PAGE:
Coal Age

JAN-FEB 2019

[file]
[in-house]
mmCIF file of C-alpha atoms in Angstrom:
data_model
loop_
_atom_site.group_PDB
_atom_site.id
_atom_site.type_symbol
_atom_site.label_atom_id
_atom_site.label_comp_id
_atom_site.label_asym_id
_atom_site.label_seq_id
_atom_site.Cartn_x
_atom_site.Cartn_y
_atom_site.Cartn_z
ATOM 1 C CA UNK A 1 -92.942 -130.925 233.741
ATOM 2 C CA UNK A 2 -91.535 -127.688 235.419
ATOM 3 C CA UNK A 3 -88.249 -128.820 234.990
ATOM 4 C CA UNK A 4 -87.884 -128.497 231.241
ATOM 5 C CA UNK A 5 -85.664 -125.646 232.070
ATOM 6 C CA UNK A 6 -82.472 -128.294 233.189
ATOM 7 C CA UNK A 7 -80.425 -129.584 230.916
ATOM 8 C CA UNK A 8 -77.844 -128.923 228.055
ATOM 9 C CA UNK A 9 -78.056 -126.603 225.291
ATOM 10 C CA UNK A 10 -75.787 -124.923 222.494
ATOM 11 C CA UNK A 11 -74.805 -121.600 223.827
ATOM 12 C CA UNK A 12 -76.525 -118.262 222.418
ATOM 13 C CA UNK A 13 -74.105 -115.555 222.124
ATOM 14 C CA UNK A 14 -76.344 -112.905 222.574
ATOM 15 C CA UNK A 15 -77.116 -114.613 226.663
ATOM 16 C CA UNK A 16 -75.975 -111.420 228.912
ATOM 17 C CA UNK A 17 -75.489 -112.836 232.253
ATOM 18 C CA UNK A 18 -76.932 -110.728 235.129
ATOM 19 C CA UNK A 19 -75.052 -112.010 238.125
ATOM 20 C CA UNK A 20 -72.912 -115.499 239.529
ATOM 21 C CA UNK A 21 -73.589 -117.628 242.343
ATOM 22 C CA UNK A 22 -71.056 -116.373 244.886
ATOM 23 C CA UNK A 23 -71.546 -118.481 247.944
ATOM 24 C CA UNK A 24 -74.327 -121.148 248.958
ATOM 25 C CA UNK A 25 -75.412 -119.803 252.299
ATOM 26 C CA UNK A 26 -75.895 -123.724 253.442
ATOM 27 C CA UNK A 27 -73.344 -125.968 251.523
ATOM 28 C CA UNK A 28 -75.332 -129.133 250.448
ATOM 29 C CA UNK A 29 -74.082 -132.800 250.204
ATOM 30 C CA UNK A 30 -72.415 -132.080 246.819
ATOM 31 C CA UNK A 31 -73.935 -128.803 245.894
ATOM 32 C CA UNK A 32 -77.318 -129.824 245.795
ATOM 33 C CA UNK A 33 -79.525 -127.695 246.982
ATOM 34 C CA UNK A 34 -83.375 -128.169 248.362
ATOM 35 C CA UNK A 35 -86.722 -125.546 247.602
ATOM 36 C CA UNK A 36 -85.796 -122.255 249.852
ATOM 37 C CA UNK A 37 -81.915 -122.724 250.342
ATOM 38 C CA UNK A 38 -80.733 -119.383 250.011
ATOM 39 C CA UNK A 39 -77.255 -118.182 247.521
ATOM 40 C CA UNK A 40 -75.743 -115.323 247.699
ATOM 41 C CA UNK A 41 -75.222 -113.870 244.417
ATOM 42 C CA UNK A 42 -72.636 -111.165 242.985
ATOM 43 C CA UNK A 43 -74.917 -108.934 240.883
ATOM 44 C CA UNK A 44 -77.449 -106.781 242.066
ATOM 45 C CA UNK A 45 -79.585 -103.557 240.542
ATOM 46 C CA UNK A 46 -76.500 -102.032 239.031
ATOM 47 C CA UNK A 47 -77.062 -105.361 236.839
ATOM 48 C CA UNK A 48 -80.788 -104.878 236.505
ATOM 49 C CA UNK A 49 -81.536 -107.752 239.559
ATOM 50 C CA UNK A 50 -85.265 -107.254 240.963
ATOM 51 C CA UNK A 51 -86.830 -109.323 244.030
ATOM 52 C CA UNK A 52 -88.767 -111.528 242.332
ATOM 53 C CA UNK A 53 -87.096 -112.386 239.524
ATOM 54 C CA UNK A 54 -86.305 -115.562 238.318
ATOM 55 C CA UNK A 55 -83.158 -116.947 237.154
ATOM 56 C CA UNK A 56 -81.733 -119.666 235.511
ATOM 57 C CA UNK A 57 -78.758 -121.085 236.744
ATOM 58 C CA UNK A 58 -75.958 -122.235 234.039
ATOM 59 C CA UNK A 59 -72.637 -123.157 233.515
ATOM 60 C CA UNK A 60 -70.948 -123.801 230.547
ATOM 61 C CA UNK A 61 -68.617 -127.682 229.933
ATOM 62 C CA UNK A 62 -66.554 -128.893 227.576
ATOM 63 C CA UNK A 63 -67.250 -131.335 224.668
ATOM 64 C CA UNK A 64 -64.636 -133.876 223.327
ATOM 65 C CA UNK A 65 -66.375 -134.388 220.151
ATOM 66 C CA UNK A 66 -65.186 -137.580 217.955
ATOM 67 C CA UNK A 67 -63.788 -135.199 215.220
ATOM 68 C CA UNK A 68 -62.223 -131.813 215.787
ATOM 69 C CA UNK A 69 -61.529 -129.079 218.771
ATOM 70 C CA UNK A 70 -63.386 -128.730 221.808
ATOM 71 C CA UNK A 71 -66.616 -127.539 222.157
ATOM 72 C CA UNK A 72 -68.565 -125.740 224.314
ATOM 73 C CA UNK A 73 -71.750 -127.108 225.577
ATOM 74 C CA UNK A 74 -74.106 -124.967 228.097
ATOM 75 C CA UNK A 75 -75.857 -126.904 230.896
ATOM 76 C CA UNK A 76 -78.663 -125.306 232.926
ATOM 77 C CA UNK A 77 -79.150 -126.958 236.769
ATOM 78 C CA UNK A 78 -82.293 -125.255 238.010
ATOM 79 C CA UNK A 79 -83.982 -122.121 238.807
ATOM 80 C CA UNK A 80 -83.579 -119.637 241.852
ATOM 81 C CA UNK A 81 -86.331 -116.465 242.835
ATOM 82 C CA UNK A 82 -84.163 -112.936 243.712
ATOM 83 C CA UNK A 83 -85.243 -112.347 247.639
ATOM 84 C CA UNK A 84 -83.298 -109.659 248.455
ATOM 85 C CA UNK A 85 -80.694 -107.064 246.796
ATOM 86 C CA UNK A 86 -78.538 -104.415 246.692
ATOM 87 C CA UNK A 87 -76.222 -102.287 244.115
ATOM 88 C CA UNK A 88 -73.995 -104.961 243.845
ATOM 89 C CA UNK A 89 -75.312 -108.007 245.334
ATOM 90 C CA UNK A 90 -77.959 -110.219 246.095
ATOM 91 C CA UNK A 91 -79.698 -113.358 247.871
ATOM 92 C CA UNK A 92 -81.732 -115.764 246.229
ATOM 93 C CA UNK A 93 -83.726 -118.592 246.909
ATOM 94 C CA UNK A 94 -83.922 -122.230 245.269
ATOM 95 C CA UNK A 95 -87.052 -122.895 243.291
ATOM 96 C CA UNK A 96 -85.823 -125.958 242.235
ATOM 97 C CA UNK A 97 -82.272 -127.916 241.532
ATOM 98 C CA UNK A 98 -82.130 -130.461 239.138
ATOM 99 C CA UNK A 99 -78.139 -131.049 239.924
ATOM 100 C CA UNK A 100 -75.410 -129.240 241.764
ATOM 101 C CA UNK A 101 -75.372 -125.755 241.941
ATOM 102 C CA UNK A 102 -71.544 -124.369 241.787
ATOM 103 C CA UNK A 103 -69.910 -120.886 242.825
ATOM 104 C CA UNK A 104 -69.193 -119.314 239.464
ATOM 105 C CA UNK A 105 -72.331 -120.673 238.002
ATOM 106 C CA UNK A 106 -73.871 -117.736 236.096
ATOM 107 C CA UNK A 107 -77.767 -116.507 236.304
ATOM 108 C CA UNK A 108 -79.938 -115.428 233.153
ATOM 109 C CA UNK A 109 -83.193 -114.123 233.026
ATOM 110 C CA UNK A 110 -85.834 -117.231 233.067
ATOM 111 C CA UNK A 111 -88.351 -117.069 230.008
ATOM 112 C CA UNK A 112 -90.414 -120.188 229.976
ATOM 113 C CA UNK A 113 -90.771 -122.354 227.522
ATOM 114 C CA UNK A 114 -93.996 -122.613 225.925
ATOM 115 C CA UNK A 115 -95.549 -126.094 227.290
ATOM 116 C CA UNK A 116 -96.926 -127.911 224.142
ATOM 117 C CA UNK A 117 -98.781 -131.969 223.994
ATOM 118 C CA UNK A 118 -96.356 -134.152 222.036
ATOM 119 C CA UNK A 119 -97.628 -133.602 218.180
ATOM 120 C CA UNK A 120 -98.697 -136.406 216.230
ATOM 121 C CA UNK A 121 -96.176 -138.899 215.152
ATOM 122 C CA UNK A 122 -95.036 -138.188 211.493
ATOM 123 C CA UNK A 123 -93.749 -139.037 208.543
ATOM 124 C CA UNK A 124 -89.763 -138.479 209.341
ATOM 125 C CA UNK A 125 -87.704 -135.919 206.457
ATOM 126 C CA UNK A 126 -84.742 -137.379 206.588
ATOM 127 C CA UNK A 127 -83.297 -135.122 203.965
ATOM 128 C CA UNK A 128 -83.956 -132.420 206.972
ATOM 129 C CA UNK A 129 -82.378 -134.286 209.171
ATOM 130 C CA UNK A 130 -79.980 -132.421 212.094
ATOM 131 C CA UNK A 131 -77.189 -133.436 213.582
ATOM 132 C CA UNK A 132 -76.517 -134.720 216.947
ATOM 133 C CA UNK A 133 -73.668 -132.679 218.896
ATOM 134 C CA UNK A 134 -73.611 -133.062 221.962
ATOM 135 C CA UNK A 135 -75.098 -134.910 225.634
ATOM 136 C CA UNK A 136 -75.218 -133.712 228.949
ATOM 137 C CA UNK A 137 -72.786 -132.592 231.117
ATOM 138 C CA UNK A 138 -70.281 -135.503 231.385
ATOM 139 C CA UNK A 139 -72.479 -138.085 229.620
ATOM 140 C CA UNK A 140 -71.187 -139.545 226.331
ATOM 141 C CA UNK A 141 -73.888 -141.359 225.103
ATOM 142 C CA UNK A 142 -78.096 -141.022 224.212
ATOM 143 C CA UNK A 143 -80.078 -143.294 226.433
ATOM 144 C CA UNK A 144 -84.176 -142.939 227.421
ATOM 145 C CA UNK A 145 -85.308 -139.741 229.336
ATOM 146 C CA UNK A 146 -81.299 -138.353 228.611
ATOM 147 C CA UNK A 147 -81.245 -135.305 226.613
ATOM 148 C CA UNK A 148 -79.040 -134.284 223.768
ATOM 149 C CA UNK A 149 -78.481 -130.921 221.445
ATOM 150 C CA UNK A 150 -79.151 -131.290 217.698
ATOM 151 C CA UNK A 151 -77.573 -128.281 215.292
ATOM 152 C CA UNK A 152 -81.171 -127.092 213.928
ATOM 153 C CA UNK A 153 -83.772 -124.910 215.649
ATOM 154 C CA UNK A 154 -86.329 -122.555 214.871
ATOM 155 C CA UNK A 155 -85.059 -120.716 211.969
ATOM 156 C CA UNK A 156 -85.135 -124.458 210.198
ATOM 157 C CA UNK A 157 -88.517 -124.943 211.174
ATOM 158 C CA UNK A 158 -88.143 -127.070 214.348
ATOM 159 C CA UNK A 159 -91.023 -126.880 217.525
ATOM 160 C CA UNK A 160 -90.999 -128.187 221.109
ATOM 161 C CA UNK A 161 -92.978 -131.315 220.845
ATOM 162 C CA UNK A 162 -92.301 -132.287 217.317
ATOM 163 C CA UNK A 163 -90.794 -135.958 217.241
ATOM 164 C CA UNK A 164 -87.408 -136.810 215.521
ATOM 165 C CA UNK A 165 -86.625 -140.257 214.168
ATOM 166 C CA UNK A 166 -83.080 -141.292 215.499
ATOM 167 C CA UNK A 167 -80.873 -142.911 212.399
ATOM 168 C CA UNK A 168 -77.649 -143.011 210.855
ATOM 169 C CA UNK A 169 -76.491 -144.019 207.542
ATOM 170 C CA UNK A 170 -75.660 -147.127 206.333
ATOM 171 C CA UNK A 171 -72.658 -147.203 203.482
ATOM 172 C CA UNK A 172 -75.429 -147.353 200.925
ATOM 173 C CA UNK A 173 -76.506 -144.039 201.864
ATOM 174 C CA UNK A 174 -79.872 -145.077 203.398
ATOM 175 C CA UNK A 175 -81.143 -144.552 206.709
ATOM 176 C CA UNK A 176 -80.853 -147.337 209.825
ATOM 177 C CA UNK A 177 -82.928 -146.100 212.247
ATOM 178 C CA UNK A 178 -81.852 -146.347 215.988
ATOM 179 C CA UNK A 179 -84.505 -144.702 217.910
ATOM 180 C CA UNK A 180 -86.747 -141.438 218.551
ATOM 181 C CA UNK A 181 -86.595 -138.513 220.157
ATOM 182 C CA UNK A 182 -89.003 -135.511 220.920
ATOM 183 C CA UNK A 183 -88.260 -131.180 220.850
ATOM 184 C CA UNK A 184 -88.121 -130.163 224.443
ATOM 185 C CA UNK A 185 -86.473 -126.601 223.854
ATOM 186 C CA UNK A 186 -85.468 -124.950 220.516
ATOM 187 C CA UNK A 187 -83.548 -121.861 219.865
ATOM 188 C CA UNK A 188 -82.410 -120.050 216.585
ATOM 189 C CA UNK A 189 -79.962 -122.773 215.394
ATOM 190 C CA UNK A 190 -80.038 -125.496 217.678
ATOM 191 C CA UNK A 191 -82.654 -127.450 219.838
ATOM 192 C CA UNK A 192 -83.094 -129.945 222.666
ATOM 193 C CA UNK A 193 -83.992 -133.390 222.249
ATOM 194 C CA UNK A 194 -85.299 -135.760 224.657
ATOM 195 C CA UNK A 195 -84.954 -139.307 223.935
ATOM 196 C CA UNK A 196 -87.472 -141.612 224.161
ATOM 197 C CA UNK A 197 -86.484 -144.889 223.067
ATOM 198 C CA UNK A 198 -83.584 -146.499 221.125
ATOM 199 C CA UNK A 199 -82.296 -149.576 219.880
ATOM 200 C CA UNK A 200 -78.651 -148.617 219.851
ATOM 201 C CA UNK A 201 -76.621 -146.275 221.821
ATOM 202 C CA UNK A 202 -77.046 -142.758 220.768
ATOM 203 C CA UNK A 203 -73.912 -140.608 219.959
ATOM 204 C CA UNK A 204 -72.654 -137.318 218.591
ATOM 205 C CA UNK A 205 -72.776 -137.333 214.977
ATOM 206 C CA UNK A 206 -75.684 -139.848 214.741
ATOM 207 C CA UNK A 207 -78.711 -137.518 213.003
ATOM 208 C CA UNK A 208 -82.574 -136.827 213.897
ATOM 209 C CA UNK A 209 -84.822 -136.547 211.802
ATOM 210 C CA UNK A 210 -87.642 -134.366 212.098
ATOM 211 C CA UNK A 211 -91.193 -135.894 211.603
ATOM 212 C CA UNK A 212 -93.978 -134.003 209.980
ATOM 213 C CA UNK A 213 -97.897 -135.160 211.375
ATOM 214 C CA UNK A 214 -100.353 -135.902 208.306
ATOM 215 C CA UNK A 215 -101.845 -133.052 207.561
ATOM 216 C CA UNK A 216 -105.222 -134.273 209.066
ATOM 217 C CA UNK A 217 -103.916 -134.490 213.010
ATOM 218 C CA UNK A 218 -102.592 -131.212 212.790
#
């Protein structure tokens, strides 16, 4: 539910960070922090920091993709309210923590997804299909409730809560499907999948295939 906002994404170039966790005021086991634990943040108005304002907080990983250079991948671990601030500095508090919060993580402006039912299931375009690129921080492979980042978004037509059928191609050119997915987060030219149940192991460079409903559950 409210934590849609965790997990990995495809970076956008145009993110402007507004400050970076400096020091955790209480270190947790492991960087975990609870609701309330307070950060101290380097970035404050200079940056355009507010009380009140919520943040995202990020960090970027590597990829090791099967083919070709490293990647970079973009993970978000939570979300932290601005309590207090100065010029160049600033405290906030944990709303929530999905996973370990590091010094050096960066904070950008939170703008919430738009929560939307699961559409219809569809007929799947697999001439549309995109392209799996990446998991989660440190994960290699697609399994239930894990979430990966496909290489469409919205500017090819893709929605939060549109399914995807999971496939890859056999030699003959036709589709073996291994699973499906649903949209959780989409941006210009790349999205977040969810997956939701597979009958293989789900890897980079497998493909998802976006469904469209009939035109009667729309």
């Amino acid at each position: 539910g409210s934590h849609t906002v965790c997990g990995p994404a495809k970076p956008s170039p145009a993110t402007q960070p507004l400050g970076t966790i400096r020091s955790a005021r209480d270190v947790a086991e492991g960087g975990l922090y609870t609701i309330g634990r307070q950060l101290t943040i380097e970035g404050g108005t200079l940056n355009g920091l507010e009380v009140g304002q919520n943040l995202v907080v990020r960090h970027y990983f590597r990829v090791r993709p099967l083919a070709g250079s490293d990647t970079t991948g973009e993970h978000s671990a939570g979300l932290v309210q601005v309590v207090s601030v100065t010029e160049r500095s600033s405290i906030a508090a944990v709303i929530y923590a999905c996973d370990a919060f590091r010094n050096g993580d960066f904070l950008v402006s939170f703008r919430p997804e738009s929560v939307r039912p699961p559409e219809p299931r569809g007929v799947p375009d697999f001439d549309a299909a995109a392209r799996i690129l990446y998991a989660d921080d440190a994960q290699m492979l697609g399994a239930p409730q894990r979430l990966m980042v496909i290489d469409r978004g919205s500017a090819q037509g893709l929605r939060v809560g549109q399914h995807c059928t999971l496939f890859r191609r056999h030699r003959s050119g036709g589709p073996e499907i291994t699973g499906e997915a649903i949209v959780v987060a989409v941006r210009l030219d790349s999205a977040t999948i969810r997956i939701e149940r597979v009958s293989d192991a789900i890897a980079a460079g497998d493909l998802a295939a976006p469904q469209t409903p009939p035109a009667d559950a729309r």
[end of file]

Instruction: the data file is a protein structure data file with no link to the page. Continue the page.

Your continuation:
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22 www.coalage.com January/February 2019 forecast survey 2019 continued tic. A total of 55% (vs. 63% last year) described their attitude as positive, and only a few more were less optimistic (11% vs. 7% in 2018). This year, 34% said they were ambivalent, compared to 8% last year. The overall mood in coal coun- try remains upbeat. Confirming that feeling, 47% of the respondents thought their coal produc- tion would increase in 2019, compared to 51% last year. A large portion (42%) said production would remain the same, compared to 33% last year. Fewer re- spondents (11%) foresee production de- creasing, compared to 16% last year. A majority of the industry (89%), however, sees production remaining the same or growing in 2019, which is about the same as last year (84%). Coal mining is a capital-intensive business. For 2019, 54% of the respon- dents said their capital budgets would increase, which was the same as last year. The number of respondents saying their capital budgets would decrease was 12%, which was higher than the 8% re- sponse in 2018. More than one-third of the respondents (35%) said their budgets would remain the same, compared to 37% last year. That is an important point for coal marketers: most of the industry (89%) sees their budgets either staying the same or increasing over 2018. When asked how they would spend the money, they said equipment up- grades: new equipment (18%) and mine development (16%). After fi ve years in the doldrums, new equipment purchases may have fi nally overtaken the decision to upgrade the existing equipment. In 2019, coal operators will invest in operations and equipment to produce more coal cost effectively. When asked about their capital budgets, an equal amount (17%) said they would spend more than $100 million, $50-$100 mil- lion, and $25-$50 million; 21%, $10-$25 million; and 29%, $10 million or less. This year, 51% of the Coal Age survey respondents said they would spend $25 million or more. When asked about what specific is- sues will affect the coal industry most in 2018, power plant regulations registered the highest score (4.37/5) as the leading concern. This was followed closely by Politics & Policy and Prices. Coal prices remained ahead of the economy. Read- ing between the lines, the miners are saying that prices and the economy do not matter if their customers are not al- lowed to burn coal. Limited production capacity and a retiring workforce were the least of their concerns. Figure 4 — Current Spot Prices for Coal ($/ton) Btu/lb lb SO 2 Dec 14 Dec 15 Dec 16 Dec 17 Dec 18 Northern Appalachia 13,000 < 3.0 $65.30 $48.95 $45.75 $46.20 $63.75 Central Appalachia 12,500 1.2 $56.10 $43.50 $48.05 $59.85 $81.40 Illinois Basin 11,800 5.0 $44.70 $32.60 $35.50 $32.60 $38.95 Powder River Basin 8,800 0.8 $11.55 $10.90 $11.00 $12.10 $11.95 Western Bituminous 11,700 0.8 $37.75 $40.65 $40.90 $41.10 $40.40 Source: EIA/Platts Coal Outlook Weekly Price Survey Figure 5 — On a scale of 1 (not very important) to 5 (extremely important), how do the following concerns rate? 1. Power Plant Regulation (4.37) 2. Politics & Policy (4.33) 3. Prices (4.24) 4. Bonding & Permits (3.89) 5. Economy (3.86) 6. Retiring Workforce (3.34) 7. Other (3.15) 8. Limited Capacity (2.60) Figure 6 — What will be the single most expensive item the mine purchases in 2019? ............... What will it cost, in round fi gures? Electric Shovel ......................................................................$100 million Hydraulic Excavator ................................................................$75 million New Facilities ................................................................. $30-$50 million Relocating Infastructure .........................................................$20 million Overland Belt Conveyor (4 miles) ............................................$11 million Ventilation Shaft ............................................................. $10-$20 million Infrastructure ...........................................................................$5 million Consulting Services ...............................................................$2.5 million Large Mobile Equipment ...........................................................$2 million Continuous Miners (2) ...........................................................$1.8 million Dozer/Tractor (2) .............................................................. $1.4-$3 million Longwall Roof Supports ............................................................ $700,000 Water Treatment Plant .............................................................. $400,000

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